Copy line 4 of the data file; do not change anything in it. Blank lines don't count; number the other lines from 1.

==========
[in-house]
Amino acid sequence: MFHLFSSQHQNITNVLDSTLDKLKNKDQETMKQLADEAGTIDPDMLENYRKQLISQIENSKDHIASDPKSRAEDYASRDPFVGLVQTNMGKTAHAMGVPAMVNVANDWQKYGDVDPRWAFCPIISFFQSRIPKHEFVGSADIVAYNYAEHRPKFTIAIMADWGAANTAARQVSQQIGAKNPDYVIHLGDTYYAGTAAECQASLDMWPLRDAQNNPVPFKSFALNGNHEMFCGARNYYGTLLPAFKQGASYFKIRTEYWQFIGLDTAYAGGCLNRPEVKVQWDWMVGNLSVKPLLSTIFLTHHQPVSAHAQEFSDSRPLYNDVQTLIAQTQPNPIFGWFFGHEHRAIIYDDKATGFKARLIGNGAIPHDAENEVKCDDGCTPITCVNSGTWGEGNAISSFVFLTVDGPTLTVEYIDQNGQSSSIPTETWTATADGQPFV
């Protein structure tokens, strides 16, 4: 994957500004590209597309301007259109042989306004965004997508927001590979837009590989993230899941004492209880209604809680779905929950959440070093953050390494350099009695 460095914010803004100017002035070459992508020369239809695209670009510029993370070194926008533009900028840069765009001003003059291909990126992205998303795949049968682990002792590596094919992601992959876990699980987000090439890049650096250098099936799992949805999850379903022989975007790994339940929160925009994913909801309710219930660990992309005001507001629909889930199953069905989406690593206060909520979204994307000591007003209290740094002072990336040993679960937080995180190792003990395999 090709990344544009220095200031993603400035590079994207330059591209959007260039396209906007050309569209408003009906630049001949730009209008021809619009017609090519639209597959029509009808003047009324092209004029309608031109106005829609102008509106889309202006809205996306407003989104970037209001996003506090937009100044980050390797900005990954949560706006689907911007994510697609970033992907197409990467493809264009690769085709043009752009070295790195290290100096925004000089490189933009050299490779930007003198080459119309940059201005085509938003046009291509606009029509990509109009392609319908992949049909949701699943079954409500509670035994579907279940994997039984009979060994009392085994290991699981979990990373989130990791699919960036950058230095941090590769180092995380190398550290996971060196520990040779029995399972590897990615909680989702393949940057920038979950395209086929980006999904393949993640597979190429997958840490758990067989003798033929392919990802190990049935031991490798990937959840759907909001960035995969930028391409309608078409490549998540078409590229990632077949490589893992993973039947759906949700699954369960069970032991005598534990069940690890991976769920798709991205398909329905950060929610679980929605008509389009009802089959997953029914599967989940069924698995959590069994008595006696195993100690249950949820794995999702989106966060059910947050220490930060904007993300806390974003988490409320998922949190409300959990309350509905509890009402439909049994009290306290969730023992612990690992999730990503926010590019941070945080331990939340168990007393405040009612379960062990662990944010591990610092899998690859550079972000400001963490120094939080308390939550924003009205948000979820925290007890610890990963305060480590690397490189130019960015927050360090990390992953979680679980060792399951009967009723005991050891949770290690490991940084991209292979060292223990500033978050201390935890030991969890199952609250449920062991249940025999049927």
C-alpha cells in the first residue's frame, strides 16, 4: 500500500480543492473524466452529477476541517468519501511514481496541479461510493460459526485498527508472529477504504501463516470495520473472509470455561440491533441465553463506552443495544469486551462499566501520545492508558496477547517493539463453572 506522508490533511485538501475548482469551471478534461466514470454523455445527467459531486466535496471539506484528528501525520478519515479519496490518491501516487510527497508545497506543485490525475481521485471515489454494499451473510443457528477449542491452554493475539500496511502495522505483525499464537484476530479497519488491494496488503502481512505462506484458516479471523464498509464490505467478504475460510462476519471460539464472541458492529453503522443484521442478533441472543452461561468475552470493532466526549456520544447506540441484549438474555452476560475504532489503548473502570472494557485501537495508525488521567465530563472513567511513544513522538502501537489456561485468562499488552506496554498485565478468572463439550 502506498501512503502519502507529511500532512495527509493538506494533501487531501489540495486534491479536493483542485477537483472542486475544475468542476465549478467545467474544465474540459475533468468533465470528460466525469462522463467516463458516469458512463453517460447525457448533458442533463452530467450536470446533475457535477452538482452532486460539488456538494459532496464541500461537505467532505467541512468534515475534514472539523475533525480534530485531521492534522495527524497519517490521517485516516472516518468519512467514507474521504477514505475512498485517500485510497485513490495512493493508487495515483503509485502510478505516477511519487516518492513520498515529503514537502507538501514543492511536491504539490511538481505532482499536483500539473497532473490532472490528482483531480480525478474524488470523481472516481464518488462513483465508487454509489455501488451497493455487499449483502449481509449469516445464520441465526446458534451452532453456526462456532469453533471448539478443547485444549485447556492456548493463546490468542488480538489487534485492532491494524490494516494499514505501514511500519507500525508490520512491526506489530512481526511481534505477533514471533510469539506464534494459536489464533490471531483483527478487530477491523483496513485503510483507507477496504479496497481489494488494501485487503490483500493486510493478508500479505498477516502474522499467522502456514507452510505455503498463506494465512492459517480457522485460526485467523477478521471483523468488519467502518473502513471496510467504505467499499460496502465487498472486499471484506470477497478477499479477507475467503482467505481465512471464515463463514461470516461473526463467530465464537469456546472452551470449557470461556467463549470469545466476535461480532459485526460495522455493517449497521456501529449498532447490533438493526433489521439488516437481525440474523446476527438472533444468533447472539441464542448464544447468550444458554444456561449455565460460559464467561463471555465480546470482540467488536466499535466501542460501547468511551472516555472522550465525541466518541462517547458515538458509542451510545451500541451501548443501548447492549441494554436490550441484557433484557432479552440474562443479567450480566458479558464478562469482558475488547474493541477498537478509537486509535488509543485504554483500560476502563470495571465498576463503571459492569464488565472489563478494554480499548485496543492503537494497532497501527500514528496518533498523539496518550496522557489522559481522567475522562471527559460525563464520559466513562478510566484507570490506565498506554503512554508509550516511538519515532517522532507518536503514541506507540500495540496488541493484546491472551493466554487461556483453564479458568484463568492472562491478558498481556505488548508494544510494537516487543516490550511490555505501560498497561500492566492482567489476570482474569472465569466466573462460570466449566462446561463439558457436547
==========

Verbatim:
C-alpha cells in the first residue's frame, strides 16, 4: 500500500480543492473524466452529477476541517468519501511514481496541479461510493460459526485498527508472529477504504501463516470495520473472509470455561440491533441465553463506552443495544469486551462499566501520545492508558496477547517493539463453572 506522508490533511485538501475548482469551471478534461466514470454523455445527467459531486466535496471539506484528528501525520478519515479519496490518491501516487510527497508545497506543485490525475481521485471515489454494499451473510443457528477449542491452554493475539500496511502495522505483525499464537484476530479497519488491494496488503502481512505462506484458516479471523464498509464490505467478504475460510462476519471460539464472541458492529453503522443484521442478533441472543452461561468475552470493532466526549456520544447506540441484549438474555452476560475504532489503548473502570472494557485501537495508525488521567465530563472513567511513544513522538502501537489456561485468562499488552506496554498485565478468572463439550 502506498501512503502519502507529511500532512495527509493538506494533501487531501489540495486534491479536493483542485477537483472542486475544475468542476465549478467545467474544465474540459475533468468533465470528460466525469462522463467516463458516469458512463453517460447525457448533458442533463452530467450536470446533475457535477452538482452532486460539488456538494459532496464541500461537505467532505467541512468534515475534514472539523475533525480534530485531521492534522495527524497519517490521517485516516472516518468519512467514507474521504477514505475512498485517500485510497485513490495512493493508487495515483503509485502510478505516477511519487516518492513520498515529503514537502507538501514543492511536491504539490511538481505532482499536483500539473497532473490532472490528482483531480480525478474524488470523481472516481464518488462513483465508487454509489455501488451497493455487499449483502449481509449469516445464520441465526446458534451452532453456526462456532469453533471448539478443547485444549485447556492456548493463546490468542488480538489487534485492532491494524490494516494499514505501514511500519507500525508490520512491526506489530512481526511481534505477533514471533510469539506464534494459536489464533490471531483483527478487530477491523483496513485503510483507507477496504479496497481489494488494501485487503490483500493486510493478508500479505498477516502474522499467522502456514507452510505455503498463506494465512492459517480457522485460526485467523477478521471483523468488519467502518473502513471496510467504505467499499460496502465487498472486499471484506470477497478477499479477507475467503482467505481465512471464515463463514461470516461473526463467530465464537469456546472452551470449557470461556467463549470469545466476535461480532459485526460495522455493517449497521456501529449498532447490533438493526433489521439488516437481525440474523446476527438472533444468533447472539441464542448464544447468550444458554444456561449455565460460559464467561463471555465480546470482540467488536466499535466501542460501547468511551472516555472522550465525541466518541462517547458515538458509542451510545451500541451501548443501548447492549441494554436490550441484557433484557432479552440474562443479567450480566458479558464478562469482558475488547474493541477498537478509537486509535488509543485504554483500560476502563470495571465498576463503571459492569464488565472489563478494554480499548485496543492503537494497532497501527500514528496518533498523539496518550496522557489522559481522567475522562471527559460525563464520559466513562478510566484507570490506565498506554503512554508509550516511538519515532517522532507518536503514541506507540500495540496488541493484546491472551493466554487461556483453564479458568484463568492472562491478558498481556505488548508494544510494537516487543516490550511490555505501560498497561500492566492482567489476570482474569472465569466466573462460570466449566462446561463439558457436547